Adobe Creative Cloud: eminently unsuitable for New Zealand small businesses?

The reviews of Adobe's new “cloud”-enabled premier design product are arriving—and they're not pretty. By forcing customers dependent on the traditionally-licensed Adobe Creative Suite into a rental scheme, Adobe has released software that for many small businesses turns out to be more expensive than the outgoing product.

If anything, the following reviews are an excellent cautionary example for business owners caught up in the hype surrounding cloud computing. It's important to remember that Adobe CS and Microsoft Office have historically remained the multi-billion-dollar cash cows for Adobe and Microsoft, respectively. As noted in the below links, Adobe reported record profits in 2012—despite the global economic climate. While the cloud model undoubtedly offers certain benefits over historical software delivery methods, these vendors are not about to sacrifice the profit margins stemming from their traditionally expensive boxed products. In the case of Adobe, it's hard to view their new rental scheme as anything less than a cynical exercise to extract a predictable revenue stream from customers under the guise of a true cloud product. Microsoft has similarly indicated that a rental scheme for Microsoft Office is on the horizon (of which Office 365 is the vanguard).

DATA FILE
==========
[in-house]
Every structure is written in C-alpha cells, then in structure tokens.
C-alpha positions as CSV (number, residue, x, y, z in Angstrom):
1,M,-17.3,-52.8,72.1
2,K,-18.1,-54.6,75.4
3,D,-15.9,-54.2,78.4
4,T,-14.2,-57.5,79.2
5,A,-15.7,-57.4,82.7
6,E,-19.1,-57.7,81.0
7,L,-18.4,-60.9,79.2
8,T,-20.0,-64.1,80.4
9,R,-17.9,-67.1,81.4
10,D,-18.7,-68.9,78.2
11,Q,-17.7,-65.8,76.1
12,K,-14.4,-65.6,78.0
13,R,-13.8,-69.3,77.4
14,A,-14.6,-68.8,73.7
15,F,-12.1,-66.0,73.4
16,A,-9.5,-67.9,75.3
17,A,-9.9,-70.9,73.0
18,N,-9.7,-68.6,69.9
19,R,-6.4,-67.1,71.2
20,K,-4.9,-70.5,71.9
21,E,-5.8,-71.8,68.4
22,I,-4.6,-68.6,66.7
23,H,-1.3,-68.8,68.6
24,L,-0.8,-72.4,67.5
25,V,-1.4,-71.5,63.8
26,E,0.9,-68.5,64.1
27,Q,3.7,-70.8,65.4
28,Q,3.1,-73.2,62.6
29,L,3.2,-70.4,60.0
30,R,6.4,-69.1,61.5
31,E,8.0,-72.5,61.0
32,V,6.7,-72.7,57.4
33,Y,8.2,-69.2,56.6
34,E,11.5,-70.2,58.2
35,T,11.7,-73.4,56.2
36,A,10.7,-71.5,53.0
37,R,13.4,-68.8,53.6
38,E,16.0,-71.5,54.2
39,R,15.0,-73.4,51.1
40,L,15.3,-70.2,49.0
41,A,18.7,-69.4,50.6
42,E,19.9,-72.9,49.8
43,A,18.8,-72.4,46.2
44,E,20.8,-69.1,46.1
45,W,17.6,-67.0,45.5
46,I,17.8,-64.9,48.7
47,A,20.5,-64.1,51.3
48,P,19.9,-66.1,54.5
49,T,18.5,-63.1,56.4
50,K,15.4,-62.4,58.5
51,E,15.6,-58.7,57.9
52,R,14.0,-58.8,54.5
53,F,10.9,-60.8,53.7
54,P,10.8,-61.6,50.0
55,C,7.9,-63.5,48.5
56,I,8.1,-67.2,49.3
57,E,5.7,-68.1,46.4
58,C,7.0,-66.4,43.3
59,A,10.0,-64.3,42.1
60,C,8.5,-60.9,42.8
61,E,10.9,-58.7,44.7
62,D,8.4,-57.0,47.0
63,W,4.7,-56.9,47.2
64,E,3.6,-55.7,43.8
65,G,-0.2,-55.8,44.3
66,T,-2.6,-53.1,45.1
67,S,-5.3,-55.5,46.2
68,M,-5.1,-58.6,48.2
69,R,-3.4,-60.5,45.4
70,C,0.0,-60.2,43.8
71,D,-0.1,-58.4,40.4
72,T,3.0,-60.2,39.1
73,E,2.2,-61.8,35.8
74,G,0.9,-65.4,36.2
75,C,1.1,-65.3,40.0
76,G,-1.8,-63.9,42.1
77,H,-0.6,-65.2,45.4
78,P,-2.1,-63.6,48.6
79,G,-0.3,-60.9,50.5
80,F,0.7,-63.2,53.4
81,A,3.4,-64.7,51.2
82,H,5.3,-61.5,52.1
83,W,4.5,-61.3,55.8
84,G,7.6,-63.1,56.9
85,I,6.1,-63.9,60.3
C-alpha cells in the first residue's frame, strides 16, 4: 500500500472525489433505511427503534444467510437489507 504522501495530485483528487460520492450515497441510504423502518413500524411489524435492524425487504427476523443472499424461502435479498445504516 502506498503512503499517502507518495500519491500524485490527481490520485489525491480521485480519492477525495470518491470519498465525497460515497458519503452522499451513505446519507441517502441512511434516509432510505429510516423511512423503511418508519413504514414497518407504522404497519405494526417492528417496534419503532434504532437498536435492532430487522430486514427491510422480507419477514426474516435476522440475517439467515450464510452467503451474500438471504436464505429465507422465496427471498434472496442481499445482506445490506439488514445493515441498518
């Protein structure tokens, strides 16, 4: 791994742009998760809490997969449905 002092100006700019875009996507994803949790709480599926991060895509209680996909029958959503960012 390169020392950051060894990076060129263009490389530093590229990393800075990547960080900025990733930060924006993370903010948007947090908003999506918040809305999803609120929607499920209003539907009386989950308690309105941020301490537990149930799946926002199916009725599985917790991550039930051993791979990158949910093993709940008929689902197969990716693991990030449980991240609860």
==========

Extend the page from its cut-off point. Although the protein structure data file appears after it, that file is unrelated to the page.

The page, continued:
Some notable points from both Ars Technica and Gary Fenton regarding Adobe Creative Cloud:

  • For businesses that have hitherto purchased a perpetual boxed license and didn't upgrade every year, Creative Cloud is more expensive
  • Creative Cloud becomes the sole license scheme—SMBs can no longer own a perpetual license, not even as an option
  • Stop paying your monthly fee and you'll lose access to the applications you were paying for
  • For SMBs that fall on financial hardship, they will have to “...choose between buying food and electricity or your monthly Adobe licensing bill. If you choose the former then your Adobe software stops working and you can’t do any work at all.”

References:

  1. Ars Technica review of Adobe CC
  2. Gary Fenton's blog on Adobe CC